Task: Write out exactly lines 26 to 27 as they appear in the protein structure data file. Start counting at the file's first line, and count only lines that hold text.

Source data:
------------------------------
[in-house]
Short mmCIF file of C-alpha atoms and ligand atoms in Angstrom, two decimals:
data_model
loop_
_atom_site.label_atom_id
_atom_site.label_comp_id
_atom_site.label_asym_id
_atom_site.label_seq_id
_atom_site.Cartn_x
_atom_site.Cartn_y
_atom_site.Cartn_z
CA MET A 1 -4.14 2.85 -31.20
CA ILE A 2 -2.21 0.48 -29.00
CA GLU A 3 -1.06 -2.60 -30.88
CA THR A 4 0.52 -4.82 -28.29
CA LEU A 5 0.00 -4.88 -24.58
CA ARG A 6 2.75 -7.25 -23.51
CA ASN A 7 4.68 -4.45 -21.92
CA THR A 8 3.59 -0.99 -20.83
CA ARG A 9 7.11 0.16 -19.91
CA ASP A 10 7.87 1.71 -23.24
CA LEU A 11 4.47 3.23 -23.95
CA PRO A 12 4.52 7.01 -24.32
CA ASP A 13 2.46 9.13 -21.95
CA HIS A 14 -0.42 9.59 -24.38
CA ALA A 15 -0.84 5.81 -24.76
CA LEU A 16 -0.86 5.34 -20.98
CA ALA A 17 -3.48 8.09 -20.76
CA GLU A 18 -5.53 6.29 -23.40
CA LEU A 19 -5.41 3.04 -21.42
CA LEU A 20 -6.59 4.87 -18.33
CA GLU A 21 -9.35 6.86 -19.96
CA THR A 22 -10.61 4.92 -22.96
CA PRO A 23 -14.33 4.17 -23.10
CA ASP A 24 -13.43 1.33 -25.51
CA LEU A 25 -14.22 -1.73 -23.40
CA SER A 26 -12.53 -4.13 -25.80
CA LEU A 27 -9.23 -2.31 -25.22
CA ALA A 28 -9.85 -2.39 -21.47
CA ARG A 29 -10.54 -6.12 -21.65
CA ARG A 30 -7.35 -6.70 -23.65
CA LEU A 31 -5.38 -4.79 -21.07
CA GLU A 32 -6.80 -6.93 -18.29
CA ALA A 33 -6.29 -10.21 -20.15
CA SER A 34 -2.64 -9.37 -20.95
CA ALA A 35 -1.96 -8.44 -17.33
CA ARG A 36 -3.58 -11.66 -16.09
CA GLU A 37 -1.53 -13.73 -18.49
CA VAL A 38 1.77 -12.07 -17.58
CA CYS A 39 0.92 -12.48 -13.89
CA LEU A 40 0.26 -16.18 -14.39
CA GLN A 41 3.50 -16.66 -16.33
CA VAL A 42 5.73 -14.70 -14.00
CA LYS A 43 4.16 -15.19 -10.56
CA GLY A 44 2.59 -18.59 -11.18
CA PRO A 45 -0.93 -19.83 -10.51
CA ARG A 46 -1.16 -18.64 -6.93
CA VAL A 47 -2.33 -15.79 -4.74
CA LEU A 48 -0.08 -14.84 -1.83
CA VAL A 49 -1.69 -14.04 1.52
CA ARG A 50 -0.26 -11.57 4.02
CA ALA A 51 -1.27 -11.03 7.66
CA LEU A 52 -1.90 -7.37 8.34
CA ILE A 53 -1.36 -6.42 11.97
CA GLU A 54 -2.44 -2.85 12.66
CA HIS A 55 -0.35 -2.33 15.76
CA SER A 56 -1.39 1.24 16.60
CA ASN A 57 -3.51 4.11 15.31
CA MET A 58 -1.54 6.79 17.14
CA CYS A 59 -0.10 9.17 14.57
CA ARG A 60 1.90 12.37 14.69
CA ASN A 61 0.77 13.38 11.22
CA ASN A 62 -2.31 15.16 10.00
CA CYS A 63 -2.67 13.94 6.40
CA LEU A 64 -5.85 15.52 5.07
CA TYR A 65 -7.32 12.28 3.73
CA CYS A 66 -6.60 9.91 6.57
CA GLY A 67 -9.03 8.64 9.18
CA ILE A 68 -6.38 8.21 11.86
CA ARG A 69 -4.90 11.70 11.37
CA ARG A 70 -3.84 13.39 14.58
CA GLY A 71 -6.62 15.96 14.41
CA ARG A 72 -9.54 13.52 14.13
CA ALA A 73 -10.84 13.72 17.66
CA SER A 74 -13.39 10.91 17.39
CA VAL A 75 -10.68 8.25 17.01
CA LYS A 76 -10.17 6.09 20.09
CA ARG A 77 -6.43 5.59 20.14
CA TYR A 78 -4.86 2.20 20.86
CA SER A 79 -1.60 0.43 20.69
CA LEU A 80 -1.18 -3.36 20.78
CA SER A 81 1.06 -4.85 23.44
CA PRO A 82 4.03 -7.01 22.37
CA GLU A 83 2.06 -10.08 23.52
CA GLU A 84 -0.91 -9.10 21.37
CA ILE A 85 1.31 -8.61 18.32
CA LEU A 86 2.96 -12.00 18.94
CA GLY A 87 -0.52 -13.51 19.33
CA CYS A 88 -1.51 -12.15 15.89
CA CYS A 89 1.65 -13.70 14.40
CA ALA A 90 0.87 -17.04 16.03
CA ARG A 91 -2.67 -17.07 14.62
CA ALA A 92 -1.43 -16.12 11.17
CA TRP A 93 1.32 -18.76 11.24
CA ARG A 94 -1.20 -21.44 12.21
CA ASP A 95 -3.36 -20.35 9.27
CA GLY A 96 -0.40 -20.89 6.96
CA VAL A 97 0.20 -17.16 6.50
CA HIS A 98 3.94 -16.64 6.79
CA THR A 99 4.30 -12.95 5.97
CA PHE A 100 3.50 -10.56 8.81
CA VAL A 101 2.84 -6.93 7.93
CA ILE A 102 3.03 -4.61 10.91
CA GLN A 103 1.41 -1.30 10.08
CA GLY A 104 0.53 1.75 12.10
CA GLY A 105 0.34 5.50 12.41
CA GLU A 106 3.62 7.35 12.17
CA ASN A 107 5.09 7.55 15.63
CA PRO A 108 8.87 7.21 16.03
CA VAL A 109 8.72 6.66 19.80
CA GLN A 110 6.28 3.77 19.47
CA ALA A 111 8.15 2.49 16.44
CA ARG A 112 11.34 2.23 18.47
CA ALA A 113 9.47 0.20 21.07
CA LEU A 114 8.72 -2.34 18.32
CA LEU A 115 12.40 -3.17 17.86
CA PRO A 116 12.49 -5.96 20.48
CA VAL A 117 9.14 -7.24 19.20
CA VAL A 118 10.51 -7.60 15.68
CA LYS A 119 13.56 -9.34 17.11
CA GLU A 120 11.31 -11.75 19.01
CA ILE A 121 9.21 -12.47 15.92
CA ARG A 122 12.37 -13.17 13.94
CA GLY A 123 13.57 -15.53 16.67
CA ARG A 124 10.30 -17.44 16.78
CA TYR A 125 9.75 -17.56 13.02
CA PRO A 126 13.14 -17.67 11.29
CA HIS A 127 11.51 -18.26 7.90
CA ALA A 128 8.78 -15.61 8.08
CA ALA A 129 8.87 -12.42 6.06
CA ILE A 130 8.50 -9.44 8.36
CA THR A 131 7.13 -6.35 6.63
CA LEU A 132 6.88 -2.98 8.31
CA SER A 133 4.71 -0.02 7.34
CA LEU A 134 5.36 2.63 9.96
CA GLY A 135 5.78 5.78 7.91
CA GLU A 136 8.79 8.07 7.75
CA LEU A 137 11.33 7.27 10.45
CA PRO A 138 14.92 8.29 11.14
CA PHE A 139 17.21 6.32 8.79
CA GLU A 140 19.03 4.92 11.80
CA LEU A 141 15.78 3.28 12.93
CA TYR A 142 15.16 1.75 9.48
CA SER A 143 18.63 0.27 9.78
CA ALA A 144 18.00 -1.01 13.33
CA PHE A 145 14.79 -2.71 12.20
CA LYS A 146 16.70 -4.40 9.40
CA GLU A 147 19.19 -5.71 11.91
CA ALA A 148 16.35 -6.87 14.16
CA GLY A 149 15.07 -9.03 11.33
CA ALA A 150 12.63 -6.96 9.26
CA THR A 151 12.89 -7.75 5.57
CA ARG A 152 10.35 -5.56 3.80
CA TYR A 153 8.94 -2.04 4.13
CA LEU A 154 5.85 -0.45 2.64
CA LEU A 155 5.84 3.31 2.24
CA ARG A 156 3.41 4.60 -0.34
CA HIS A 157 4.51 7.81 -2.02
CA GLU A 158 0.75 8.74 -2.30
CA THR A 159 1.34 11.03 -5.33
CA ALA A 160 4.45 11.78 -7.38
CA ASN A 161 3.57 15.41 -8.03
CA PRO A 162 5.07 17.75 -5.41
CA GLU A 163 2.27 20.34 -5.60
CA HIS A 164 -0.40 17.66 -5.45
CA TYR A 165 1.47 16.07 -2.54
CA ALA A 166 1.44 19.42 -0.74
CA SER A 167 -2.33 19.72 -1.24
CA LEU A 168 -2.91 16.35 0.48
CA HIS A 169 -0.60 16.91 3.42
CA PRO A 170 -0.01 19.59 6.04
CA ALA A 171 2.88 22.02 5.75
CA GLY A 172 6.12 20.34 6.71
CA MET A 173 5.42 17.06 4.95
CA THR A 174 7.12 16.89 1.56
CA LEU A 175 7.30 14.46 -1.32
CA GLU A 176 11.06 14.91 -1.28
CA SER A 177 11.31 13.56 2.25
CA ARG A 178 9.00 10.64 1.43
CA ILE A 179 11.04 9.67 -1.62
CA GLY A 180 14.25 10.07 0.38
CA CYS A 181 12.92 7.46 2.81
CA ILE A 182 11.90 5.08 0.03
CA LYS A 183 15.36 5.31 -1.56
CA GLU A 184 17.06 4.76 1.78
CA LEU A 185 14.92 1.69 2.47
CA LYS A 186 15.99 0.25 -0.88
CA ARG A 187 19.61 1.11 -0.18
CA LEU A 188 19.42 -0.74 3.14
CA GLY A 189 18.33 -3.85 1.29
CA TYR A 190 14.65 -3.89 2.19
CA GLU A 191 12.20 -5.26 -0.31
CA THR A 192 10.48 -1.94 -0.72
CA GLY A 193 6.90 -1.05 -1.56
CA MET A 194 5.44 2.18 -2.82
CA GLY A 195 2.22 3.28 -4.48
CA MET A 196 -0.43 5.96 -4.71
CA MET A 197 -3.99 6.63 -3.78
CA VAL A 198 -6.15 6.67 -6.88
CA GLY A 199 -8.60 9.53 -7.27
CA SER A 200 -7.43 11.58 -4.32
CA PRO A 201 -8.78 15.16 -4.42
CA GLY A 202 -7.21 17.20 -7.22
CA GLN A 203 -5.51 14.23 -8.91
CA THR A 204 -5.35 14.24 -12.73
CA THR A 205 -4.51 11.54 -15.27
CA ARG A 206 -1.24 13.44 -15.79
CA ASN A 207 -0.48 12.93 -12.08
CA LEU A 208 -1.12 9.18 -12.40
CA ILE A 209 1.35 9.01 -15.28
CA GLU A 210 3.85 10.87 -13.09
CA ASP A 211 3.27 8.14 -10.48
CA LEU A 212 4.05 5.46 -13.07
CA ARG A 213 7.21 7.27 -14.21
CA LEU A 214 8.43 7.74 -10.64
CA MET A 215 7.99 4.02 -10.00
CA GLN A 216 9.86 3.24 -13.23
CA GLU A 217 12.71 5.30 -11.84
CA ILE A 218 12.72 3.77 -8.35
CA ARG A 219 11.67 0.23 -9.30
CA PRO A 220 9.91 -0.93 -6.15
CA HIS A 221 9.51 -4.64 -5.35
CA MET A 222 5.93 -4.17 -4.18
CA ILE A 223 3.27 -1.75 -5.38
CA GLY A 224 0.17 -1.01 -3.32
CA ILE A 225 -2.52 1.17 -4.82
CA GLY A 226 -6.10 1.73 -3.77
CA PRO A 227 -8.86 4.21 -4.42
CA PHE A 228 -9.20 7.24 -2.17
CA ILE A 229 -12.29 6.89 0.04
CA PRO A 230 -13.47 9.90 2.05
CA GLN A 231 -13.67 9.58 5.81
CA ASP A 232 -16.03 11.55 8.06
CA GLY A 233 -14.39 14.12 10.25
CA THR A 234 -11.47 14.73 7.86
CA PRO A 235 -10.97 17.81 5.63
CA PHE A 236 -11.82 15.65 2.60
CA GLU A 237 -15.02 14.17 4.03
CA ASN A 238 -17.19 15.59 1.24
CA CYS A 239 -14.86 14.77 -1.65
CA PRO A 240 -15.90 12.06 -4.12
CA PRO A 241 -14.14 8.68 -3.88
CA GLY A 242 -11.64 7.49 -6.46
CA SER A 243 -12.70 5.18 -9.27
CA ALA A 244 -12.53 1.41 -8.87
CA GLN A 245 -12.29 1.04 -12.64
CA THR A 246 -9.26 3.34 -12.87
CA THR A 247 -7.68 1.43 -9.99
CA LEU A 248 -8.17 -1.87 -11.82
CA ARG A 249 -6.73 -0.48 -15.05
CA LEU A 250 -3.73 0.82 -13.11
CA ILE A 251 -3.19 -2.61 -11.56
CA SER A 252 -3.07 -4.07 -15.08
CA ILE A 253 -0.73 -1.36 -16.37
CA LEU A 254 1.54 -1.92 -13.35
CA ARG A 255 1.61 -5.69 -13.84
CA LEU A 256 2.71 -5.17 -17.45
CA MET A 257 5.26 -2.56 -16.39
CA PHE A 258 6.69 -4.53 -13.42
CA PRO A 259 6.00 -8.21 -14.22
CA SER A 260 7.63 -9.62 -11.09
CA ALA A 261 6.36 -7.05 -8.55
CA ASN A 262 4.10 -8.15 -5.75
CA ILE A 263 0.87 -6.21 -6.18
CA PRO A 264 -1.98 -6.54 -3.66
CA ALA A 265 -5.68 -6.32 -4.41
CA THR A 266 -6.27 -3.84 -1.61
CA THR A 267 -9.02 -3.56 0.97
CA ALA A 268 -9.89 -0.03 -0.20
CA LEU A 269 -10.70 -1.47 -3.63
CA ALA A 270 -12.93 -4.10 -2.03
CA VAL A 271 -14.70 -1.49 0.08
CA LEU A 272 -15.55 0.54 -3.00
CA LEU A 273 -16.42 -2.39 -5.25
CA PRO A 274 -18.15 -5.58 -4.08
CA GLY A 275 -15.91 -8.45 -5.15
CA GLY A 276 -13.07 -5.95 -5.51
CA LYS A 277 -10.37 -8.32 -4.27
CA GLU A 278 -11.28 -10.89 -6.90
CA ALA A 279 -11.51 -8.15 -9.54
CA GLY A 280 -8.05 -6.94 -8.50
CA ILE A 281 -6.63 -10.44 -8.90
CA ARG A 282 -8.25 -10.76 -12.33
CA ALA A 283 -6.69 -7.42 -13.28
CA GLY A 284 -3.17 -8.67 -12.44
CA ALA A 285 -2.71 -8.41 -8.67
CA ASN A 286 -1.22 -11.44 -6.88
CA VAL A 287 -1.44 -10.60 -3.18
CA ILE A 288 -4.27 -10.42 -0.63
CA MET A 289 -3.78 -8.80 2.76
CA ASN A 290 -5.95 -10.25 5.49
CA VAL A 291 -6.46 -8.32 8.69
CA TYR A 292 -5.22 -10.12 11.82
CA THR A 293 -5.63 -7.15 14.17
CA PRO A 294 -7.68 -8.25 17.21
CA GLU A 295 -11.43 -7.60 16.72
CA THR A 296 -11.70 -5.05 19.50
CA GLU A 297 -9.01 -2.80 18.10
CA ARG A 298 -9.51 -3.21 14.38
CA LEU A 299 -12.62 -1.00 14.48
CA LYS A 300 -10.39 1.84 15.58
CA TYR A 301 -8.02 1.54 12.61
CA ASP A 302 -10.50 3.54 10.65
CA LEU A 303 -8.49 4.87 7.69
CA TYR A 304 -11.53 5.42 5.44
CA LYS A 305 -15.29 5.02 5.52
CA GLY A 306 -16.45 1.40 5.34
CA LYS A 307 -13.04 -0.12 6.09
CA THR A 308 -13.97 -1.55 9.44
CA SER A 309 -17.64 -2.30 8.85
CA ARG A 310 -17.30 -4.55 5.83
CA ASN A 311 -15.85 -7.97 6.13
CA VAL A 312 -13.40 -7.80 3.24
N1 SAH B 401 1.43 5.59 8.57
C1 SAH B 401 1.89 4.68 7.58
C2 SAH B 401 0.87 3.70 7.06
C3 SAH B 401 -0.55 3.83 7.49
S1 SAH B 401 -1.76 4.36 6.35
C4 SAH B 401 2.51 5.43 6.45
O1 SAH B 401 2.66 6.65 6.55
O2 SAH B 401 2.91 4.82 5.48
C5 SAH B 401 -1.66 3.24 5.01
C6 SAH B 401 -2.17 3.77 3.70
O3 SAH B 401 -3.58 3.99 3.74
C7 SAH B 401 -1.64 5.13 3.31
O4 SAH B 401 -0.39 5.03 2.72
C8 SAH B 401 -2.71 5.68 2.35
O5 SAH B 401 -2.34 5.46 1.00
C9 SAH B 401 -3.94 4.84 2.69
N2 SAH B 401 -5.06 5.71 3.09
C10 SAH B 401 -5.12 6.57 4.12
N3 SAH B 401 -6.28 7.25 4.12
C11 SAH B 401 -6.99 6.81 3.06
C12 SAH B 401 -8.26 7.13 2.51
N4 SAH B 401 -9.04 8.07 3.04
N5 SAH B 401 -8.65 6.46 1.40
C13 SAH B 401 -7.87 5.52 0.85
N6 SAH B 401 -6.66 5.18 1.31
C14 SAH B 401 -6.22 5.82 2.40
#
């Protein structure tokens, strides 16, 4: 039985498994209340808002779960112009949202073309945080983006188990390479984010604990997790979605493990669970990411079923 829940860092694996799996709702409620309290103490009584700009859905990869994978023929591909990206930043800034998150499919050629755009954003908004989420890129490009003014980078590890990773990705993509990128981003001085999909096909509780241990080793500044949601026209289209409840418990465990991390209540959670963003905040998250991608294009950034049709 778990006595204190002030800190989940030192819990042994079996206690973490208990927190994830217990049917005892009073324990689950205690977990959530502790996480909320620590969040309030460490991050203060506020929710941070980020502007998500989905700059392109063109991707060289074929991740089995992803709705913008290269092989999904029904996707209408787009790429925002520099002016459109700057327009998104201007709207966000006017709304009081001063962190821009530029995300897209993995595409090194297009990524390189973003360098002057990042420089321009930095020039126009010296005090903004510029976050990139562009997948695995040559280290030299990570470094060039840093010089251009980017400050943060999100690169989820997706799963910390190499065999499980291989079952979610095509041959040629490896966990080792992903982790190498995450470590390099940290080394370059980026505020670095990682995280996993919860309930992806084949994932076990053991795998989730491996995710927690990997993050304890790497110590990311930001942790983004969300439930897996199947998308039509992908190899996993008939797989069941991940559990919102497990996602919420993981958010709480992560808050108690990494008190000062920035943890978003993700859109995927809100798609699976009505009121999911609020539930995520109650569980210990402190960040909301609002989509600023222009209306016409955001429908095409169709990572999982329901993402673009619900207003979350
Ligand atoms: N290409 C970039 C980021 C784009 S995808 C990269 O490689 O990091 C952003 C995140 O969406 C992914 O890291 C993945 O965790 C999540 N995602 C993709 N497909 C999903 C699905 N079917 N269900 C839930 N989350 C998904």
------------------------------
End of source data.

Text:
CA ALA A 15 -0.84 5.81 -24.76
CA LEU A 16 -0.86 5.34 -20.98